MERCER – The children in Mrs. Kerry Van Woert’s third-grade class at Mercer Elementary were excited to say “thank you” to Mercer police with a mural outside the police station.
“I want to thank you for keeping us safe and we get to see all the cops smile,” said Addison McNeely, a third-grader. “I will always count on them to keep us protected. But that’s not all you’ve done. You help everybody in Mercer.
Police Chief Brad Shrawder said he had wanted some type of mural to cover a window that allows too much light into his office.
“I love the kids,” Shrawder said. “I love that they did this for us.”
And the kids are very fond of their local police, especially Shrawder and Officer Tony Masotto, both of whom patrol the elementary school halls every day.
Third-grader Alexander Wright expressed his appreciation for the police.
“I appreciate the cops’ kindness and braveness,” Alexander said. “They save us from crashes, fires, drowning and intrudings.”
Elementary school Principal Greg Acre said Van Woert’s classes have been at the forefront of many projects at the school.
“They do a lot of great community activities,” Acre said. “The idea originated from there. The kids are all about it.”
Van Woert described some of her class’ other projects, including a butterfly garden.
The students built hummingbird feeders and take care of weeding the garden. She said the third-graders learned to identify which plants are weeds and which ones are safe for the butterflies.
Masotto actually plays a role in the butterfly garden. In the morning, Van Woert sets up the water and the police officer turns it off at the appropriate time.
A few years ago, Van Woert’s class wrote letters that ended up being the catalyst in removing the foam trays, plasticware and straws from the elementary and high school cafeterias.
“We’re constantly doing something,” Van Woert said. “It’s so important for them to learn to give back to their community since we get so much from our community.”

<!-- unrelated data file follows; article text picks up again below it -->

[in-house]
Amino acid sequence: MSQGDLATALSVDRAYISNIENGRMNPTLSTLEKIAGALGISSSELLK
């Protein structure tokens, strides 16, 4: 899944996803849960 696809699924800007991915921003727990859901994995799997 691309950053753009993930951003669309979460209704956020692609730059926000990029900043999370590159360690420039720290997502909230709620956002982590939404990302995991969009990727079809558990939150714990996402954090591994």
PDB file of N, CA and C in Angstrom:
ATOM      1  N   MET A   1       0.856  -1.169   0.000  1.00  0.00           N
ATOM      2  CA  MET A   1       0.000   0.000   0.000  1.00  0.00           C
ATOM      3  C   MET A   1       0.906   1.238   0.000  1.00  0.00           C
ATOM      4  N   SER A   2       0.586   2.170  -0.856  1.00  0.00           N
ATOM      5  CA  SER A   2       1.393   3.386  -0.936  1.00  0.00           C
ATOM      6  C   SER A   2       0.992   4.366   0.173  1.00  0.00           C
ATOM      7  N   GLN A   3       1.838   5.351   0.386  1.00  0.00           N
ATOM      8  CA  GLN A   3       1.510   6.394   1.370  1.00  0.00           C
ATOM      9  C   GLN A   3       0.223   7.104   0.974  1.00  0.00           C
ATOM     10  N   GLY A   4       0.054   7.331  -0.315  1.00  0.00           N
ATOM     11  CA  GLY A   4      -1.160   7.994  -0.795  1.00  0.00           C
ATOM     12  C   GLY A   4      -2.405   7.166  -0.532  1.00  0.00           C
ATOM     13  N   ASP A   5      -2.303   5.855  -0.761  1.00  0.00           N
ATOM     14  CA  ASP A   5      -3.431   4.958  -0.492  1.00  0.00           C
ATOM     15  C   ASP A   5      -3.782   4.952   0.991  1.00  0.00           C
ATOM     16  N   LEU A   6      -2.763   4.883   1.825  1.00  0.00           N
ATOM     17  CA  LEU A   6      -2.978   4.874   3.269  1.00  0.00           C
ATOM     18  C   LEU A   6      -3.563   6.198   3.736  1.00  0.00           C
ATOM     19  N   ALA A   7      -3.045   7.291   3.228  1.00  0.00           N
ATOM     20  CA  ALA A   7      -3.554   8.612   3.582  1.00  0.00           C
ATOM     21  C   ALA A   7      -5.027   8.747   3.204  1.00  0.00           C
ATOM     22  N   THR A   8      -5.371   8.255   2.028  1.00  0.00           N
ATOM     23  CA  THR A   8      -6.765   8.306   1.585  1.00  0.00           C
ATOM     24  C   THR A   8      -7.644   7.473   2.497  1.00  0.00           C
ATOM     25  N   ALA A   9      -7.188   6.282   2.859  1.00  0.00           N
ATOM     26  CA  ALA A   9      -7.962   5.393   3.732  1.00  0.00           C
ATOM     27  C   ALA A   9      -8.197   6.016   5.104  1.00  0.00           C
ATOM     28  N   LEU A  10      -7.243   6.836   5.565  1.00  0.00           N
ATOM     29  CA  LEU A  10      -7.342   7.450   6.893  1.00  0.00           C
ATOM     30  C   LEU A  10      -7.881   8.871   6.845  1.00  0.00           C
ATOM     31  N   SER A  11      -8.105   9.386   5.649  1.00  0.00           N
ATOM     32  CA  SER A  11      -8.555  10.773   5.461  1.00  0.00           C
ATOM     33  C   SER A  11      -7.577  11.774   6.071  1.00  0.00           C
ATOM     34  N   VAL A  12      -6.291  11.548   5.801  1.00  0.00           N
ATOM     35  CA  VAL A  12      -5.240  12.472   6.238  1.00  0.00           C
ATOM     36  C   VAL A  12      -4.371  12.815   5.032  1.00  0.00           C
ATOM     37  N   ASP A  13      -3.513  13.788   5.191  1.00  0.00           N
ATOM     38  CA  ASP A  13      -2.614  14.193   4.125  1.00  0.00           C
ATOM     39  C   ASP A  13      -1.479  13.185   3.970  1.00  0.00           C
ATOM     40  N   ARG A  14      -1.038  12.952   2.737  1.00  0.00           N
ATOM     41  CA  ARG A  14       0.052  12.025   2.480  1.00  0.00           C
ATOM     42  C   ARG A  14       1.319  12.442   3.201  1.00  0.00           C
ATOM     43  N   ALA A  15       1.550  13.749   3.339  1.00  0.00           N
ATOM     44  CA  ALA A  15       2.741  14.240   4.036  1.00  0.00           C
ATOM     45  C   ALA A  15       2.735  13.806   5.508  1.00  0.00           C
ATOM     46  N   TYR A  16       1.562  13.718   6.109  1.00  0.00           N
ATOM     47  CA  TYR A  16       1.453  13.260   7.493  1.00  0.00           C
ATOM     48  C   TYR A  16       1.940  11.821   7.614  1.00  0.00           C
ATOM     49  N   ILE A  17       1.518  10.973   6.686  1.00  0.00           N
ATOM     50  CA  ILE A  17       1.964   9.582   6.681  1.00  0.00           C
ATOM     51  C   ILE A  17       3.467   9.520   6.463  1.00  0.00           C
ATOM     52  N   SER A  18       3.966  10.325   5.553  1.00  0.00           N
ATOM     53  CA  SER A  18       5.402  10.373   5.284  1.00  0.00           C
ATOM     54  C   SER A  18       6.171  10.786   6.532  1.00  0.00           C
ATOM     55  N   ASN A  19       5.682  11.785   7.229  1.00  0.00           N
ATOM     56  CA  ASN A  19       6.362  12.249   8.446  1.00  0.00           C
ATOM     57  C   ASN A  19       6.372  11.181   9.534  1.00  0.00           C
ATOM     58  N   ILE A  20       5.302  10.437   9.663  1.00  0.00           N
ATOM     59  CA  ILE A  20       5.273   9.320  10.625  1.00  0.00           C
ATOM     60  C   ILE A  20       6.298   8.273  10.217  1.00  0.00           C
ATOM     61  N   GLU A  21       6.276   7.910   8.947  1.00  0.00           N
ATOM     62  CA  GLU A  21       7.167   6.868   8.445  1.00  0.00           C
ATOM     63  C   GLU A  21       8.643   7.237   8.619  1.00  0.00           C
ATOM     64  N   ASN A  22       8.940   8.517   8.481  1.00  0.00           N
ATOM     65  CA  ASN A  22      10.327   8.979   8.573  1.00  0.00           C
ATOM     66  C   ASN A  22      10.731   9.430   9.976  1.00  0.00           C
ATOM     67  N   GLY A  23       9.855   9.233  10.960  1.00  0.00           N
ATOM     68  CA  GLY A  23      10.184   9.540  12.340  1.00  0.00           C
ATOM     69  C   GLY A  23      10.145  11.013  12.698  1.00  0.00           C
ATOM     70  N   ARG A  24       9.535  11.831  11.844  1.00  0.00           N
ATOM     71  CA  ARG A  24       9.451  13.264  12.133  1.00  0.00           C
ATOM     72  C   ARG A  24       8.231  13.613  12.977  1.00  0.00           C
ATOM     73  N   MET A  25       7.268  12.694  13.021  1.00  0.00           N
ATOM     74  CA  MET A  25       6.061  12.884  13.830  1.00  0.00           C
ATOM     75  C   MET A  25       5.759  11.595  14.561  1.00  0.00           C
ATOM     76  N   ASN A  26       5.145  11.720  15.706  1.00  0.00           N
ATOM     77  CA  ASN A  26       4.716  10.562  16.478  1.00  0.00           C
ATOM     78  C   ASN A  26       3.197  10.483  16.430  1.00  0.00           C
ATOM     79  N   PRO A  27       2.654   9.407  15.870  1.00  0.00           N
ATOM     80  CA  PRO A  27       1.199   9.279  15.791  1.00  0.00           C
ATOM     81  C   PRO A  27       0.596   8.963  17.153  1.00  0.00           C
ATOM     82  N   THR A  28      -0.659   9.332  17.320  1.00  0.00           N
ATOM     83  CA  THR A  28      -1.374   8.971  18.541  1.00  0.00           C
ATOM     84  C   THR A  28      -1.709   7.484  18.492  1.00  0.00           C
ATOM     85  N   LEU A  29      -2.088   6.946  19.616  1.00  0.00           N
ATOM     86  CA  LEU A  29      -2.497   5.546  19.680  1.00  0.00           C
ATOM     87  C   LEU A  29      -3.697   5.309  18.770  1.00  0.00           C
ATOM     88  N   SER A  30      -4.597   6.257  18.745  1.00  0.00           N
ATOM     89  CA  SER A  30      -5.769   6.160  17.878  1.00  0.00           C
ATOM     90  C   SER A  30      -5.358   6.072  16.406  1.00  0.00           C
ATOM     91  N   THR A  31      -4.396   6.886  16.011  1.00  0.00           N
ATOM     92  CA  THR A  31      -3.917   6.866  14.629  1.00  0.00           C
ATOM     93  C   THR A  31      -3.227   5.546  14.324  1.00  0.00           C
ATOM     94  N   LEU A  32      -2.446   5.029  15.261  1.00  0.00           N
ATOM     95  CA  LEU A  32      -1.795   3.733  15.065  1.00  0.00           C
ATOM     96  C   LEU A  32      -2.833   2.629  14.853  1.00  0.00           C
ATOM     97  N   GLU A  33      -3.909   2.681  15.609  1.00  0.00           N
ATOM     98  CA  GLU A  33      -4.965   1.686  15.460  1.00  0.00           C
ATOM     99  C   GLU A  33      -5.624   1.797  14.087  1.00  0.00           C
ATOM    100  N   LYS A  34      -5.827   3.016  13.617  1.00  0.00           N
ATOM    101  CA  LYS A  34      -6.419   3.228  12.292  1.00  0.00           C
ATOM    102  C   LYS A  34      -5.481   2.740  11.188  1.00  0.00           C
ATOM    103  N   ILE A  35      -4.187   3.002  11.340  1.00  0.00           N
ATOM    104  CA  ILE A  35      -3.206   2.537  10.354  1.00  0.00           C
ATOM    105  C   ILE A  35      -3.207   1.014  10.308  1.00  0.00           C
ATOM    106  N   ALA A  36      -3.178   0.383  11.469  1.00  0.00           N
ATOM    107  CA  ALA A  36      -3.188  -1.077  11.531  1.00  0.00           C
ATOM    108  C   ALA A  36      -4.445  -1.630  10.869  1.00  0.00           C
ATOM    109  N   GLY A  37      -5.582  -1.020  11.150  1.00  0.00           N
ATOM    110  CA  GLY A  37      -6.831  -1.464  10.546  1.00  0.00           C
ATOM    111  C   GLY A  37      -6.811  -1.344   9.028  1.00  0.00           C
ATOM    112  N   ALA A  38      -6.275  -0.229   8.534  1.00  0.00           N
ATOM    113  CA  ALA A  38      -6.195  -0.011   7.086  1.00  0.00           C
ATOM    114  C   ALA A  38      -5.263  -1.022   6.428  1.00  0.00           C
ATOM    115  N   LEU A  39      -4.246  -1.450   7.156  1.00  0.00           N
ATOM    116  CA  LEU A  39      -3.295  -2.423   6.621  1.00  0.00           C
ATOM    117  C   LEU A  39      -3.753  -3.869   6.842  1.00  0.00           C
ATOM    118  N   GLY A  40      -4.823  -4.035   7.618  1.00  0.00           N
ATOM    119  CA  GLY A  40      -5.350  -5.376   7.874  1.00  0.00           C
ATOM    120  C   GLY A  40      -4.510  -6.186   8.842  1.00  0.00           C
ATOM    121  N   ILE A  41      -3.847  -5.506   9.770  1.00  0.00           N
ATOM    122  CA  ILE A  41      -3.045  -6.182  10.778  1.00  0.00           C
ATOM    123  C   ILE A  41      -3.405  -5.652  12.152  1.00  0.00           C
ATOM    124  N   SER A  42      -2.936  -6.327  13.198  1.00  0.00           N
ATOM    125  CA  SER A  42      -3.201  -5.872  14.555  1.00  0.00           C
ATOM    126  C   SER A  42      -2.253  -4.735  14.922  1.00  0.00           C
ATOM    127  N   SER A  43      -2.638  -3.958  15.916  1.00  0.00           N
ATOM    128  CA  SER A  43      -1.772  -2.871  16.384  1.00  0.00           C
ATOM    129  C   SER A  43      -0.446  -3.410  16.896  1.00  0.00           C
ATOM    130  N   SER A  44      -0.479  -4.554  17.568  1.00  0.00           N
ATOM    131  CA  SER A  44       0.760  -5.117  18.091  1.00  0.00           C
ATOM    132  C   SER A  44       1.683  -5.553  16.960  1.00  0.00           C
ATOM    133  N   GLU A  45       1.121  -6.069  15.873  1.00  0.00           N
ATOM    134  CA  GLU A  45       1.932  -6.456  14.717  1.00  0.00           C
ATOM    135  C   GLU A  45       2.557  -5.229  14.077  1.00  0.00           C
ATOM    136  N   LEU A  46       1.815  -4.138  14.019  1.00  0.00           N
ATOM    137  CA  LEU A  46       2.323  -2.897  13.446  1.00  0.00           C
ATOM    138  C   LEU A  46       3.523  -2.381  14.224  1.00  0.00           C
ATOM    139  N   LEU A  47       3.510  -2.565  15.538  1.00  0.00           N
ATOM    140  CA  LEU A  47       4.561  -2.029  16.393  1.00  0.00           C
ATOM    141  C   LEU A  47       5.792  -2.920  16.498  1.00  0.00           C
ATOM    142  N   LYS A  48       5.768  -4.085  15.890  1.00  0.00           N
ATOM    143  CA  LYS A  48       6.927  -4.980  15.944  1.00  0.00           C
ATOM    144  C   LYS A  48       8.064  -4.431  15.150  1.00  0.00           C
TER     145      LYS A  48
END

Van Woert and her husband, Steve, lead the kids by example. Their business, Signs of an Art Attack, used the children’s photos to create the mural and donated it to the borough.
“The kids wanted to spell out ‘Thank you Mercer police,’ for protecting them in school,” Steve said. “So a teacher from each classroom was responsible for taking a picture of the class or one student.”
The teachers photographed students in kindergarten through sixth grade in the spring of 2020 to make up the mural. Steve’s son Alex designed the mural and made a digital print of it.
Third-grader Jaxon Mays, who wants to be a police officer when he grows up, was happy to express his appreciation.
“You have to be loyal and athletic to be a police officer,” Jaxon said. “Police are very important because they come to the school and protect us if there’s an intruder near but that’s not all that they do. They also can be funny and help us when we’re outside of school.”
And the police officers are fond of the kids as well. Third-grader Bentley Reid and Shrawder have a running joke. Bentley owes Shrawder a gambling debt — one Reese’s peanut butter cup. The third-grader intended to pay off the bet, but mistakenly threw the candy away after lunch.
“That was going to be the best day of my life and I put it in the trash,” Bentley said.
On the serious side, Bentley said, “I appreciate the police for helping hurt people or helping out with fires. Thank you for your service.”
The mural was more than a project, said third-grader Rowan Moore. It was an expression of appreciation for the local police.
“I appreciate our local heroes for helping keep us safe in Mercer and keeping our school safe,” said Rowan Moore, third grade. “Everybody wants to thank the police, who are willing to help all the time and stay up almost all night making sure there is no danger. I appreciate all of the police bravery and kindness and police always being there to help people in need.”
Van Woert said Mercer Elementary students have built great relationship with the police, to the point that they consider Shrawder and Mosotto part of the school family.
“We’re happy. We’re really excited. These are your future activists here,” Van Woert said.